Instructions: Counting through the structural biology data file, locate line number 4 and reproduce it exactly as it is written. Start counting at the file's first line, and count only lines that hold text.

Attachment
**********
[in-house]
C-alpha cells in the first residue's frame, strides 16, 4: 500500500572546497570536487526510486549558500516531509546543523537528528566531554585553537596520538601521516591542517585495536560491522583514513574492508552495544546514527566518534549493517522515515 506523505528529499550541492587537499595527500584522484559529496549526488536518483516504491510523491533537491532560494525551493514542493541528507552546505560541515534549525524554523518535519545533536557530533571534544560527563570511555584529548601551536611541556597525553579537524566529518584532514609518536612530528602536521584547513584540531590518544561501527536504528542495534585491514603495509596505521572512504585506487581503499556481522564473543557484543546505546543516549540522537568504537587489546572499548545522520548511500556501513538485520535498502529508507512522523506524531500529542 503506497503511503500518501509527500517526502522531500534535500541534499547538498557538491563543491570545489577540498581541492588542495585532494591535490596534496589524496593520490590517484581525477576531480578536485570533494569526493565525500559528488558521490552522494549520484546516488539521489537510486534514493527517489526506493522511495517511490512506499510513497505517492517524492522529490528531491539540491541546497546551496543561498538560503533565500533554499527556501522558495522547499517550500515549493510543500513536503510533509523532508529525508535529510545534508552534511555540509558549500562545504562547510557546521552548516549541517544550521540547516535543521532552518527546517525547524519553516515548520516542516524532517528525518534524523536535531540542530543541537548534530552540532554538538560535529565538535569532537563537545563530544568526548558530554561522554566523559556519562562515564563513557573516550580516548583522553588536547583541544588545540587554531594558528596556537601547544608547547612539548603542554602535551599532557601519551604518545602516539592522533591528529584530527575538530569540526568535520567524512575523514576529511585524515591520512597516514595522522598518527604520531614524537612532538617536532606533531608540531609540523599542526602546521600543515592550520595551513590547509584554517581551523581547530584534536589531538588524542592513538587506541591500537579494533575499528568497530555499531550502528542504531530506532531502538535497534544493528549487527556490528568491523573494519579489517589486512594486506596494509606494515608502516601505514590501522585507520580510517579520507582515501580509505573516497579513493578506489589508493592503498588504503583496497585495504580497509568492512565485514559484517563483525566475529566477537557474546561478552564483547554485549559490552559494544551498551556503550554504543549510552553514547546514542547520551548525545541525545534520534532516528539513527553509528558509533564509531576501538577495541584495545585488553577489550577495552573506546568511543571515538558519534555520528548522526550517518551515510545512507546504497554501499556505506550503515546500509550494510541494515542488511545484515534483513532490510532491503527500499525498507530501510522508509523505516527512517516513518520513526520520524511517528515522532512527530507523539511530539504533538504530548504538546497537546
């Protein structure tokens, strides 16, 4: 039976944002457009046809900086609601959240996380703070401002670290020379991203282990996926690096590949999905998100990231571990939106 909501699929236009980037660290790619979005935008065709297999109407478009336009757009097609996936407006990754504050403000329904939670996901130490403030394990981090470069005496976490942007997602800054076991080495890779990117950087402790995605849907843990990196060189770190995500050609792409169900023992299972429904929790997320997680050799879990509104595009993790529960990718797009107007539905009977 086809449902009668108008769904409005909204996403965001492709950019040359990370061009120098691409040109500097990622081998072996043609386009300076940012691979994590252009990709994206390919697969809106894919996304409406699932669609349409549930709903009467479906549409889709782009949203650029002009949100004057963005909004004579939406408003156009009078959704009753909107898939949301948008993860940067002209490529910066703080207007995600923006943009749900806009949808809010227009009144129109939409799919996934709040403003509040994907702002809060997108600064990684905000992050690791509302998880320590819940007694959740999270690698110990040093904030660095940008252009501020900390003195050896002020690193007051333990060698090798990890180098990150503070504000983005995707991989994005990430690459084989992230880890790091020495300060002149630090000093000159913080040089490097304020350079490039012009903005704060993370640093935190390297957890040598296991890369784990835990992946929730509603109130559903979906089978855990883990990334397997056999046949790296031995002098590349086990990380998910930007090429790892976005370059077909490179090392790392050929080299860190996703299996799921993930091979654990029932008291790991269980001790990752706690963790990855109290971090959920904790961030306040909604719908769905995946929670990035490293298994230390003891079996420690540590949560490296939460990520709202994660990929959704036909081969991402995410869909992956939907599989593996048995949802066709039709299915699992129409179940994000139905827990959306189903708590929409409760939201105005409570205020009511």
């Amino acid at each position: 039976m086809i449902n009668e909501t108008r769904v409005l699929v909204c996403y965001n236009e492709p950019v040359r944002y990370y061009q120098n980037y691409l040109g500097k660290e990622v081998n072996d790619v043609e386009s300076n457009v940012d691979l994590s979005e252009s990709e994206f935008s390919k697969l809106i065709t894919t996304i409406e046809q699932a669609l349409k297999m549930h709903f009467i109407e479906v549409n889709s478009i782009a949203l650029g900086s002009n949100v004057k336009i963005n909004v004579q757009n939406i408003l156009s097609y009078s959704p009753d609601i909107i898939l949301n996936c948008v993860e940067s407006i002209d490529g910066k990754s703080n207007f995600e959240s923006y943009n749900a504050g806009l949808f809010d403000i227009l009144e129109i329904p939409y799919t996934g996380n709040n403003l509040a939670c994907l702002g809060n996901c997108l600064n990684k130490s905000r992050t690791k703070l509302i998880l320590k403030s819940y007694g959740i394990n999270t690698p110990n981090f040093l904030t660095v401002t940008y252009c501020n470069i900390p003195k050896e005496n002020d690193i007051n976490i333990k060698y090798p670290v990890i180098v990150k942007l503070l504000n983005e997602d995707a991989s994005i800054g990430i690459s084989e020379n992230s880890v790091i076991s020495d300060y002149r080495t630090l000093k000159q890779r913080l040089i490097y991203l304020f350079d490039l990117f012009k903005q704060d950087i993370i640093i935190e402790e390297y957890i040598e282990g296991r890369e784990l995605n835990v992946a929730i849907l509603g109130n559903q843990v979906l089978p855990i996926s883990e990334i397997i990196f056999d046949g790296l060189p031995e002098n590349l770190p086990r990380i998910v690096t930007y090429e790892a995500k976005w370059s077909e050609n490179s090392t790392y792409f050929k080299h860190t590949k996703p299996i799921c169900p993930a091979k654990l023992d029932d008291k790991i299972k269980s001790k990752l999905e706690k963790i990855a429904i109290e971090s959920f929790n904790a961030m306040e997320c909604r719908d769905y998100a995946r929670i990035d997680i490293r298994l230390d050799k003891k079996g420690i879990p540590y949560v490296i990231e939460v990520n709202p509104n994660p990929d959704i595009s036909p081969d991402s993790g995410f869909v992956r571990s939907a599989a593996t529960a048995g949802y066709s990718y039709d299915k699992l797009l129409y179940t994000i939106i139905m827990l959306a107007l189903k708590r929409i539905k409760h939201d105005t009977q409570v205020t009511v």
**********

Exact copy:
């Amino acid at each position: 039976m086809i449902n009668e909501t108008r769904v409005l699929v909204c996403y965001n236009e492709p950019v040359r944002y990370y061009q120098n980037y691409l040109g500097k660290e990622v081998n072996d790619v043609e386009s300076n457009v940012d691979l994590s979005e252009s990709e994206f935008s390919k697969l809106i065709t894919t996304i409406e046809q699932a669609l349409k297999m549930h709903f009467i109407e479906v549409n889709s478009i782009a949203l650029g900086s002009n949100v004057k336009i963005n909004v004579q757009n939406i408003l156009s097609y009078s959704p009753d609601i909107i898939l949301n996936c948008v993860e940067s407006i002209d490529g910066k990754s703080n207007f995600e959240s923006y943009n749900a504050g806009l949808f809010d403000i227009l009144e129109i329904p939409y799919t996934g996380n709040n403003l509040a939670c994907l702002g809060n996901c997108l600064n990684k130490s905000r992050t690791k703070l509302i998880l320590k403030s819940y007694g959740i394990n999270t690698p110990n981090f040093l904030t660095v401002t940008y252009c501020n470069i900390p003195k050896e005496n002020d690193i007051n976490i333990k060698y090798p670290v990890i180098v990150k942007l503070l504000n983005e997602d995707a991989s994005i800054g990430i690459s084989e020379n992230s880890v790091i076991s020495d300060y002149r080495t630090l000093k000159q890779r913080l040089i490097y991203l304020f350079d490039l990117f012009k903005q704060d950087i993370i640093i935190e402790e390297y957890i040598e282990g296991r890369e784990l995605n835990v992946a929730i849907l509603g109130n559903q843990v979906l089978p855990i996926s883990e990334i397997i990196f056999d046949g790296l060189p031995e002098n590349l770190p086990r990380i998910v690096t930007y090429e790892a995500k976005w370059s077909e050609n490179s090392t790392y792409f050929k080299h860190t590949k996703p299996i799921c169900p993930a091979k654990l023992d029932d008291k790991i299972k269980s001790k990752l999905e706690k963790i990855a429904i109290e971090s959920f929790n904790a961030m306040e997320c909604r719908d769905y998100a995946r929670i990035d997680i490293r298994l230390d050799k003891k079996g420690i879990p540590y949560v490296i990231e939460v990520n709202p509104n994660p990929d959704i595009s036909p081969d991402s993790g995410f869909v992956r571990s939907a599989a593996t529960a048995g949802y066709s990718y039709d299915k699992l797009l129409y179940t994000i939106i139905m827990l959306a107007l189903k708590r929409i539905k409760h939201d105005t009977q409570v205020t009511v």